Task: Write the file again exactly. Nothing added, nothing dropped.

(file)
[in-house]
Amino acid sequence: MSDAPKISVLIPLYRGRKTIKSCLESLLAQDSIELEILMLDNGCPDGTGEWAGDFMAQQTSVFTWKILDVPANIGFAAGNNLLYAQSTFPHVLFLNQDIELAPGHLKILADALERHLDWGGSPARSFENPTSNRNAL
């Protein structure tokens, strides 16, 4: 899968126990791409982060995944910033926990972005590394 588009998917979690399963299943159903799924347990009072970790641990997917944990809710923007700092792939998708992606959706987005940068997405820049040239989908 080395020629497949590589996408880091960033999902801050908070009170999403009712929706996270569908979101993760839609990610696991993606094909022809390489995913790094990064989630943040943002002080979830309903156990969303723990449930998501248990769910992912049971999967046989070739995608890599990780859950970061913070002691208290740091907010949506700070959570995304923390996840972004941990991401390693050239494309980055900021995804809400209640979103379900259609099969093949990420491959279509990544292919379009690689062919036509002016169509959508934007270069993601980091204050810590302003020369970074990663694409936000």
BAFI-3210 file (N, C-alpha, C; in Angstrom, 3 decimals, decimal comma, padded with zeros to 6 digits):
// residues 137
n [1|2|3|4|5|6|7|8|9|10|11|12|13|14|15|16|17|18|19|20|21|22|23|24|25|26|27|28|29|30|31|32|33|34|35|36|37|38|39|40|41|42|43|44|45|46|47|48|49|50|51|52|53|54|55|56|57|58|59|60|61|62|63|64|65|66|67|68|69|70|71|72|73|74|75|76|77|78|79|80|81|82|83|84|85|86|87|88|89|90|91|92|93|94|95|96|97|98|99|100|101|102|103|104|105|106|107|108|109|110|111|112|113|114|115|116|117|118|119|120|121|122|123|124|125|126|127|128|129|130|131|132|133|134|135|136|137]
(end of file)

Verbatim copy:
[in-house]
Amino acid sequence: MSDAPKISVLIPLYRGRKTIKSCLESLLAQDSIELEILMLDNGCPDGTGEWAGDFMAQQTSVFTWKILDVPANIGFAAGNNLLYAQSTFPHVLFLNQDIELAPGHLKILADALERHLDWGGSPARSFENPTSNRNAL
């Protein structure tokens, strides 16, 4: 899968126990791409982060995944910033926990972005590394 588009998917979690399963299943159903799924347990009072970790641990997917944990809710923007700092792939998708992606959706987005940068997405820049040239989908 080395020629497949590589996408880091960033999902801050908070009170999403009712929706996270569908979101993760839609990610696991993606094909022809390489995913790094990064989630943040943002002080979830309903156990969303723990449930998501248990769910992912049971999967046989070739995608890599990780859950970061913070002691208290740091907010949506700070959570995304923390996840972004941990991401390693050239494309980055900021995804809400209640979103379900259609099969093949990420491959279509990544292919379009690689062919036509002016169509959508934007270069993601980091204050810590302003020369970074990663694409936000």
BAFI-3210 file (N, C-alpha, C; in Angstrom, 3 decimals, decimal comma, padded with zeros to 6 digits):
// residues 137
n [1|2|3|4|5|6|7|8|9|10|11|12|13|14|15|16|17|18|19|20|21|22|23|24|25|26|27|28|29|30|31|32|33|34|35|36|37|38|39|40|41|42|43|44|45|46|47|48|49|50|51|52|53|54|55|56|57|58|59|60|61|62|63|64|65|66|67|68|69|70|71|72|73|74|75|76|77|78|79|80|81|82|83|84|85|86|87|88|89|90|91|92|93|94|95|96|97|98|99|100|101|102|103|104|105|106|107|108|109|110|111|112|113|114|115|116|117|118|119|120|121|122|123|124|125|126|127|128|129|130|131|132|133|134|135|136|137]